King Bhumibol Adulyadej (1946–2016 / Thailand)
In 2012, the Guinness World Record holder for the richest royal was King Bhumibol Adulyadej, King Rama IX of the Chakri dynasty of Thailand. According to Forbes, his wealth amounted to £22 billion ($30 billion), and his riches included the largest cut diamond in the world, a 545-carat jewel known as the Golden Jubilee Diamond. King Bhumibol Adulyadej passed away in 2016, but no royal yet comes close to taking his title. The nearest is Hassanal Bolkiah, the Sultan of Brunei, who was reportedly worth £15 billion ($20 billion) in 2011.
#2 Longest reign
Sobhuza II (1899–1982 / Swaziland)
Queen Elizabeth II became the longest-reigning British monarch in 2015, outstripping the record set by her great great grandmother, Queen Victoria. But this doesn’t yet match global records. The longest reigning European monarch was Afonso I of Portugal, who racked up an impressive 73 years and 220 days between 30 April 1112 and 6 December 1185. However, the longest verifiable reign in history belongs to Sobhuza II, Paramount Chief and King of Swaziland, who assumed his position at just four months old and remained on the throne for 82 years. Even longer reigns are rumoured but challenging to confirm. It’s believed that ancient Egyptian pharaoh Phiops II ascended his throne at the age of six in 2281 BCE and remained there for 94 years, and Min Hti, King of Arakan (now part of Myanmar), reigned from 1279 to 1374, a total of 95 years.
#3 Shortest reign
Sultan Khalid bin Barghash (25–27 August 1896 / Zanzibar)
There are two Guinness World Record holders for the shortest reign of a monarch, each spending less than half an hour on their thrones. Louis-Antoine of France was heir apparent when Charles X abdicated after the July Revolution in 1830. He quickly abdicated too, passing the throne to Henry, Duke of Bordeaux, before fleeing to Britain.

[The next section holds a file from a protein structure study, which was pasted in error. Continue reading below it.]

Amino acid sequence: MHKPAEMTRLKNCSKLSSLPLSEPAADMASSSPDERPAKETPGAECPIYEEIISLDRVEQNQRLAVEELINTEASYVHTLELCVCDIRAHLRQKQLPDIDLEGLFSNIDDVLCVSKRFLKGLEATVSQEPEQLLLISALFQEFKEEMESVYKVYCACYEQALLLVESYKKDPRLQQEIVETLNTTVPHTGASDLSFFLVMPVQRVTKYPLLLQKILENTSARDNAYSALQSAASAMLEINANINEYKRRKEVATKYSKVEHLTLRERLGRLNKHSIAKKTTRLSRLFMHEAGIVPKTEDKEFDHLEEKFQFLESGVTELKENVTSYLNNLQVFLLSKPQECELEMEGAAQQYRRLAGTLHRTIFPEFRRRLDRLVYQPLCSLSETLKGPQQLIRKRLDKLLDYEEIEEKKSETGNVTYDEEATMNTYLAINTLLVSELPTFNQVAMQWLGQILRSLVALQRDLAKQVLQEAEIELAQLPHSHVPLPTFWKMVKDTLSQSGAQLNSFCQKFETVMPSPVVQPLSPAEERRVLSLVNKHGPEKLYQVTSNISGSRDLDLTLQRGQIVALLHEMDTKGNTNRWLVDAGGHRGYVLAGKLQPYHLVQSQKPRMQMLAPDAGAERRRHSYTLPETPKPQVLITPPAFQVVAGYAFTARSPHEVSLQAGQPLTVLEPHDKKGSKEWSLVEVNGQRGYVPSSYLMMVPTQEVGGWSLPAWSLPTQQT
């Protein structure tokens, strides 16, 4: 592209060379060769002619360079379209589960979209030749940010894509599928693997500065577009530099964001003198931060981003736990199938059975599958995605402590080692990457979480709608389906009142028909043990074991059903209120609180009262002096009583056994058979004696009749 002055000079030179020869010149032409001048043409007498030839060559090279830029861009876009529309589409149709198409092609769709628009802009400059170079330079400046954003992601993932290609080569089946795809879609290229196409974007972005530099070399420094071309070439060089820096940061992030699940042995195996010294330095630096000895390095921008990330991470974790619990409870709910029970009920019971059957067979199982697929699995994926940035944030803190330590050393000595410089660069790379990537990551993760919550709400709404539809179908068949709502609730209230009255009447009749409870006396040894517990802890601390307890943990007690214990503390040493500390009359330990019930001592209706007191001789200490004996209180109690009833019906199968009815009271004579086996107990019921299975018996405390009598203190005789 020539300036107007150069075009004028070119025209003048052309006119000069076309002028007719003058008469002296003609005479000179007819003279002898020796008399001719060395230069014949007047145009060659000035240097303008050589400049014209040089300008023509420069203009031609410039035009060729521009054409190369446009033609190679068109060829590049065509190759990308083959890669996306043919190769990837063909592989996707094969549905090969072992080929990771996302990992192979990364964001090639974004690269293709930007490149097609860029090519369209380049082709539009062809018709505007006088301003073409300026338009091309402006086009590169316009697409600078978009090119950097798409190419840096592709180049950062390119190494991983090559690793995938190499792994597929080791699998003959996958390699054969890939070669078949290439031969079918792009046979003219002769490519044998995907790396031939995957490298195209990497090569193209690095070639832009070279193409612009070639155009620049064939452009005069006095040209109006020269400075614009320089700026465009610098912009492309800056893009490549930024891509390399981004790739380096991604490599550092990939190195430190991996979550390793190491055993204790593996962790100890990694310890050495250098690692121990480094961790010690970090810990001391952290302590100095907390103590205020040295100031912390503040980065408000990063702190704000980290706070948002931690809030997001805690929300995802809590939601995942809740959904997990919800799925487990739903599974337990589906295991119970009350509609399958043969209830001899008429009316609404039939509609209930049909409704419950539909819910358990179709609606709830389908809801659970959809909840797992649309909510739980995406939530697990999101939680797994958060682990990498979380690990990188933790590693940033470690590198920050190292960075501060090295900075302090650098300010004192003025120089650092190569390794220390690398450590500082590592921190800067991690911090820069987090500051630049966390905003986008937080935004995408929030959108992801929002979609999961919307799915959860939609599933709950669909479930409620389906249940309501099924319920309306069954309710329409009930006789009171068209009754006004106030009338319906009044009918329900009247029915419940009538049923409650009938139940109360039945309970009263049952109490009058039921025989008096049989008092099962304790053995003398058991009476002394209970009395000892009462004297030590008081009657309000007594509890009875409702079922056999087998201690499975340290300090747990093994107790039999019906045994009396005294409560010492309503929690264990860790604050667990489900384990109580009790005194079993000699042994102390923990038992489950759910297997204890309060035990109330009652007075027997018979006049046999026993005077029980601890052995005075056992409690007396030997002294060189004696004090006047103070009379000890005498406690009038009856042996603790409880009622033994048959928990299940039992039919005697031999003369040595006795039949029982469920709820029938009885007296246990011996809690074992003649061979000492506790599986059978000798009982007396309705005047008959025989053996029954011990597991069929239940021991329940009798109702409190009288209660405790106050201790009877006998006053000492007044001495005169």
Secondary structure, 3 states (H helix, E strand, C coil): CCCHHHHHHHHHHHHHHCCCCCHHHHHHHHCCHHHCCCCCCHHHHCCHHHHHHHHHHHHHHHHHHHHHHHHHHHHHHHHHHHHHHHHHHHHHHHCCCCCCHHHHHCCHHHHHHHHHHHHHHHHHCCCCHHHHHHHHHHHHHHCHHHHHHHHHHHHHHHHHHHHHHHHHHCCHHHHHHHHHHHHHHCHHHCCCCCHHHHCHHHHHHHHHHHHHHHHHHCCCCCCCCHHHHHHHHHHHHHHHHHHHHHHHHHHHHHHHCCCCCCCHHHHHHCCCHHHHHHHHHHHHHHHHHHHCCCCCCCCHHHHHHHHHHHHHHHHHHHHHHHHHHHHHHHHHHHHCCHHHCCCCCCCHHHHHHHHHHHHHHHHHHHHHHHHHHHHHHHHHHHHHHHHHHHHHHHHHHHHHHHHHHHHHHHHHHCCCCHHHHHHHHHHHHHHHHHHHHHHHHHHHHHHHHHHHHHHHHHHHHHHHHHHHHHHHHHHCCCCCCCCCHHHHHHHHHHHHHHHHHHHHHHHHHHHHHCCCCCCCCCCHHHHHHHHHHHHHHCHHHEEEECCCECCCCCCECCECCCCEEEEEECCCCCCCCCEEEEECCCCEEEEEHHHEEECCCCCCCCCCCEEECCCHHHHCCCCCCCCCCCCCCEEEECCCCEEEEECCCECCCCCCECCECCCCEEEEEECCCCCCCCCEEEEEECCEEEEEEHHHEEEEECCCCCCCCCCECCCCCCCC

Crown Prince Luís Filipe of Portugal also lost his throne to a revolution. His father Dom Carlos I was assassinated in the Lisbon Regicide of 1908, and Luis died 20 minutes later. Neither of these princes actually had time to rule. The shortest reign of a ruling monarch goes to Sultan Khalid bin Barghash, who lasted just two days after taking the throne in Zanzibar. The British sent warships to siege his wooden palace, defeating him in the shortest war in history, the hour-long Anglo-Zanzibar War.
#4 Most travelled & face on most currencies
Queen Elizabeth II (1952–present / United Kingdom and the Commonwealth)
Modern monarchs have the upper hand when it comes to global travel, and Queen Elizabeth II has visited more countries than any other royal. In her time on the throne she has racked up more than 1.6 million kilometres, despite, amazingly, not having a passport. As of 2012 The Queen had made state visits to 116 different countries, including all 53 Commonwealth nations, and by 2016, she’d made 256 official trips in total. But there are some places that remain off-limits. The Queen has not visited Israel, Egypt, Argentina or Greece, the homeland of Prince Philip.